A landmark book titled Lobbying and Policymaking has been published by the Congressional Quarterly based upon a decade of research sponsored by the National Science Foundation.
The focus of the book is to highlight the activities of policy(social) entrepreneurs in their private pursuit of the public interest by affecting the activities of regulatory agencies. The authors state that the presence of policy (aka social) entrepreneurs has lead to significant changes in the operation of federal agencies. More specifically, “Policy entrepreneurs use their knowledge of people and institutions to get their issue on the agenda and to ensure that their preferred policy alternative has the best chance of success”. (p. 55)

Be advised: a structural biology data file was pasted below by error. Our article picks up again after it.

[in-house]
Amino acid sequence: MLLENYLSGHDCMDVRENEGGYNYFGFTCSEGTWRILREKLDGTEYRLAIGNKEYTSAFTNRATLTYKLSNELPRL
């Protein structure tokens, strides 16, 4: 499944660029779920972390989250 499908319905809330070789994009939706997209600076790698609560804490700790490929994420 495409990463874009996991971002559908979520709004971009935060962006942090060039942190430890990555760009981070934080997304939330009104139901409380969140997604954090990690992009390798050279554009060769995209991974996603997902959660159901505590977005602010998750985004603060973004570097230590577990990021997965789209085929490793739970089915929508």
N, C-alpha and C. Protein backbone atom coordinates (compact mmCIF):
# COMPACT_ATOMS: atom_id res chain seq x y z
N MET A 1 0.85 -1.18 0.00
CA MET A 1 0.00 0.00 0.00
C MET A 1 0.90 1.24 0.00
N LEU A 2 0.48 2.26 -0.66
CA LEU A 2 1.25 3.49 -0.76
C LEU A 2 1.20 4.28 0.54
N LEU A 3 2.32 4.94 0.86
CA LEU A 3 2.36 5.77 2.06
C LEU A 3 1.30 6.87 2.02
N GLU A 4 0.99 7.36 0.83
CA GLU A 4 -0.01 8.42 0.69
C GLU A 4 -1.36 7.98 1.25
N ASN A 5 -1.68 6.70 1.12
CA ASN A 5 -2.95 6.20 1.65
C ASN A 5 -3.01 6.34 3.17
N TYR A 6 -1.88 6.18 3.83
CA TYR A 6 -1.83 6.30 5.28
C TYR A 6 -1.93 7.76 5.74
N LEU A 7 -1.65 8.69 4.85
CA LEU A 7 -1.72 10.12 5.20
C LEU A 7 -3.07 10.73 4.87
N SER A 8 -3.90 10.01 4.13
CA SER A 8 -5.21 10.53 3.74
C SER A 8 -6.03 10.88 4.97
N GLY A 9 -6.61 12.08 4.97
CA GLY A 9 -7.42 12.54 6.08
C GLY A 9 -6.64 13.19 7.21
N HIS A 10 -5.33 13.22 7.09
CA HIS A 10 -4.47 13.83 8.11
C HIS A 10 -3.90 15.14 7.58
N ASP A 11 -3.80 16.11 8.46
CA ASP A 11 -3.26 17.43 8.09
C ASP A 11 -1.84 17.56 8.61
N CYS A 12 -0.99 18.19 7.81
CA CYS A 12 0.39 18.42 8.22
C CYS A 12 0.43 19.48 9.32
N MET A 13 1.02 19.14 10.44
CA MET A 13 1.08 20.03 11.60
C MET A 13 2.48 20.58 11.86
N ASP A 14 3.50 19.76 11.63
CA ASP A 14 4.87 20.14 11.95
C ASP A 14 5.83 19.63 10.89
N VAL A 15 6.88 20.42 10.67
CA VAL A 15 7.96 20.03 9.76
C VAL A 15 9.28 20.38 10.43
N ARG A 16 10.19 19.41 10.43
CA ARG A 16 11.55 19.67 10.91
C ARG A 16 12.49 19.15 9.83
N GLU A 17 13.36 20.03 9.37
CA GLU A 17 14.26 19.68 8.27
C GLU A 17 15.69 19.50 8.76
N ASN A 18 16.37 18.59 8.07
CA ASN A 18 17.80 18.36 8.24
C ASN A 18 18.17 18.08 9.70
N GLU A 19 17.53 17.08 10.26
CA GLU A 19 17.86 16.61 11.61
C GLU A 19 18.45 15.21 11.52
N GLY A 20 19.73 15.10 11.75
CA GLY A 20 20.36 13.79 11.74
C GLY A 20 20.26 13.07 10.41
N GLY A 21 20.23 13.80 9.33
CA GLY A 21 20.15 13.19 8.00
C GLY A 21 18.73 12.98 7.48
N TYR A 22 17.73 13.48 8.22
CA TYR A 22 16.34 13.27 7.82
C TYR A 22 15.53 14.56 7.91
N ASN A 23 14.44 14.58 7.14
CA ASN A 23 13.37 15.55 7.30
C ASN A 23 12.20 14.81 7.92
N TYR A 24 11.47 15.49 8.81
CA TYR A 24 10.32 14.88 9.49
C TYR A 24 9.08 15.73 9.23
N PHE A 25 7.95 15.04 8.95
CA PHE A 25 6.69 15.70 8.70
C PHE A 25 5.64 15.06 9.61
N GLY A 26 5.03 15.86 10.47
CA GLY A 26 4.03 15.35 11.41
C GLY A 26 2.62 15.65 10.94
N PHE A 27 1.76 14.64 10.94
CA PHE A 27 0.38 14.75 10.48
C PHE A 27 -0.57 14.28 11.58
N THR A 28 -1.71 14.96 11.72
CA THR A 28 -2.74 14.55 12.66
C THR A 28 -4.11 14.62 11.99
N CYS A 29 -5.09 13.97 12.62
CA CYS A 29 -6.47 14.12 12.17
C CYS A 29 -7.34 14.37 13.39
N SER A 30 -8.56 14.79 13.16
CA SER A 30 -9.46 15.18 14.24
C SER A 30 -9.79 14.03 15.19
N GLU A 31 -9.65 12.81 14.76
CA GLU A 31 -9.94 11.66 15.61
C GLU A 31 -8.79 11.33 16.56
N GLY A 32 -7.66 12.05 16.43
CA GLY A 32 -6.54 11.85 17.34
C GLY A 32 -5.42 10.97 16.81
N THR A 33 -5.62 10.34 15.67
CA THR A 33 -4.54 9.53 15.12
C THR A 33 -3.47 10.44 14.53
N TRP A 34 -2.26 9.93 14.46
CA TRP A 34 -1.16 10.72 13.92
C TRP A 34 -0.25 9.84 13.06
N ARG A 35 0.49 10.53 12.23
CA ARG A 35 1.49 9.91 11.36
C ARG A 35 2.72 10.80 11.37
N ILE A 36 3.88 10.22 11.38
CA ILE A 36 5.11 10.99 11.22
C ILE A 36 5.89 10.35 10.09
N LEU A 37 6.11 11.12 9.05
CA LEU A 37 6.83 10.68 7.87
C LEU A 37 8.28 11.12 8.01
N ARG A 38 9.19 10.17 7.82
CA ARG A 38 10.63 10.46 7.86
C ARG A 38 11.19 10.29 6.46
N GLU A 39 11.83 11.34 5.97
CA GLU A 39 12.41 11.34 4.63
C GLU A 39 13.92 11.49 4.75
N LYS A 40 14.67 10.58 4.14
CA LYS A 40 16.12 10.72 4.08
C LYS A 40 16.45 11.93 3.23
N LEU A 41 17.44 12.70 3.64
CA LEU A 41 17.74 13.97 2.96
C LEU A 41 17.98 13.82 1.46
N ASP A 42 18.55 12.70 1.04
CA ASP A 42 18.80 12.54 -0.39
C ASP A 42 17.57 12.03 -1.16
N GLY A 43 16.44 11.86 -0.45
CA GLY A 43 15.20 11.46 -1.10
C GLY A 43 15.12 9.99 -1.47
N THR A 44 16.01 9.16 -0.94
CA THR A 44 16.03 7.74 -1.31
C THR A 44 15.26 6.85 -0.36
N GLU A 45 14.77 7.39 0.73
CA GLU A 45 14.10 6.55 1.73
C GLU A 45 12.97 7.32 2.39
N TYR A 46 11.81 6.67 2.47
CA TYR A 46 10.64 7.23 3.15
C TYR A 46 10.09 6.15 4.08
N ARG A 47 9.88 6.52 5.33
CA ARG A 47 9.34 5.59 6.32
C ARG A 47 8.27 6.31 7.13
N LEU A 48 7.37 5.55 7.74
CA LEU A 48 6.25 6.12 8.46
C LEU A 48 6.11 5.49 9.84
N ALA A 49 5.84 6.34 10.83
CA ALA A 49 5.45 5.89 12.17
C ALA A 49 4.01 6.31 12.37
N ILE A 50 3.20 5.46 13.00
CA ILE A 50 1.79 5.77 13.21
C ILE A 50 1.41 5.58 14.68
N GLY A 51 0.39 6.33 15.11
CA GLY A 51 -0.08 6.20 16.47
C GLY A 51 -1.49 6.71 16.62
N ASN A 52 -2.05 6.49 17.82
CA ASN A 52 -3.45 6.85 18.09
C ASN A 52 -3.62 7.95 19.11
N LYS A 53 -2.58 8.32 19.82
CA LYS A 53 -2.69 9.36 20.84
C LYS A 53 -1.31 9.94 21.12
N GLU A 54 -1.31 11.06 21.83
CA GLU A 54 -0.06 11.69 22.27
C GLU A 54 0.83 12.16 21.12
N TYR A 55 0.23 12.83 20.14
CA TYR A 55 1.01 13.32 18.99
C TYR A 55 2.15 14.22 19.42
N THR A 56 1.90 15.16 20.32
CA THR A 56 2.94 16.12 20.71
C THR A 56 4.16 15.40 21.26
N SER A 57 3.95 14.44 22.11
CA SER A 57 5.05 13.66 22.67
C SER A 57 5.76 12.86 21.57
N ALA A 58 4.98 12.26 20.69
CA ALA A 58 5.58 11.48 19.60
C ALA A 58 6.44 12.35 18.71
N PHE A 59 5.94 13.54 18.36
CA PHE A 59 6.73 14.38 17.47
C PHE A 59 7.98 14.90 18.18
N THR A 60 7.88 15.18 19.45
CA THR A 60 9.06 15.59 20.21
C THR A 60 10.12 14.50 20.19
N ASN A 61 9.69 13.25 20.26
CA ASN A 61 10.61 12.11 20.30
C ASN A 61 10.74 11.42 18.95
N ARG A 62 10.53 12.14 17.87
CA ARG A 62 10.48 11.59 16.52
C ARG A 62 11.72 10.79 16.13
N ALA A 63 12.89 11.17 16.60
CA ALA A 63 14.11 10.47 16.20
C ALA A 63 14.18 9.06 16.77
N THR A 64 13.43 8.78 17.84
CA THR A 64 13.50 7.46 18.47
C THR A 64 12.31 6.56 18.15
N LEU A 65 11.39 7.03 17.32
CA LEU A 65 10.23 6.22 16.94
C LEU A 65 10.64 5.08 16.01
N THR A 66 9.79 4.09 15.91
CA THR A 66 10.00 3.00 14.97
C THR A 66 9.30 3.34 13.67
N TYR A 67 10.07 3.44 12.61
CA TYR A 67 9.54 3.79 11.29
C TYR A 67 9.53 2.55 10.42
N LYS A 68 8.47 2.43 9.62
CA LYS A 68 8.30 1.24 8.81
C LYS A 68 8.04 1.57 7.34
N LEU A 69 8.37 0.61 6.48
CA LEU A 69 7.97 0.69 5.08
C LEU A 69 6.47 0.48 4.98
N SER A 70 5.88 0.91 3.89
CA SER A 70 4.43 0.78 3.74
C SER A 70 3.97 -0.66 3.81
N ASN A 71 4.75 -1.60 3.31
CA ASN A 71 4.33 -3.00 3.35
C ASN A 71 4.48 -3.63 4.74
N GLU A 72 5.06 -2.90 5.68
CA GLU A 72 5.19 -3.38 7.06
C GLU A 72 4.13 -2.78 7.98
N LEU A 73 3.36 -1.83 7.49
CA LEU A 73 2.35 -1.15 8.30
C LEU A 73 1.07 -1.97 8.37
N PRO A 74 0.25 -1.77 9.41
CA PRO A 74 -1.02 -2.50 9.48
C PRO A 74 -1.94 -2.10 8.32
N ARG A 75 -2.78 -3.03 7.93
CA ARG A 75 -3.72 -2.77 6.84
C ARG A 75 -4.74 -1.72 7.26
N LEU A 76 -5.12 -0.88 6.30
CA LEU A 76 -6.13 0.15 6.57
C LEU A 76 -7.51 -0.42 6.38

It should be noted that the social entrepreneurs studied by the author were located outside the government but that need not be the case; there are social entrepreneurs, however scarce, in the federal government. Furthermore it should be emphasized that the study was conducted under the watchful eye of the National Science Foundation. A synopsis of the study is in this link Penn RegBlog. See a related article by a political scientist.
Policy entrepreneurs use the proven techniques developed in the private sector to solve societal problems. Private sector corporations could retool some of their employees to become policy entrepreneurs by modifying their Corporate Social Responsibility programs to deliver public benefits by using the expertise they gained through working on their core business activities.
Administrative Law Review (p. 68)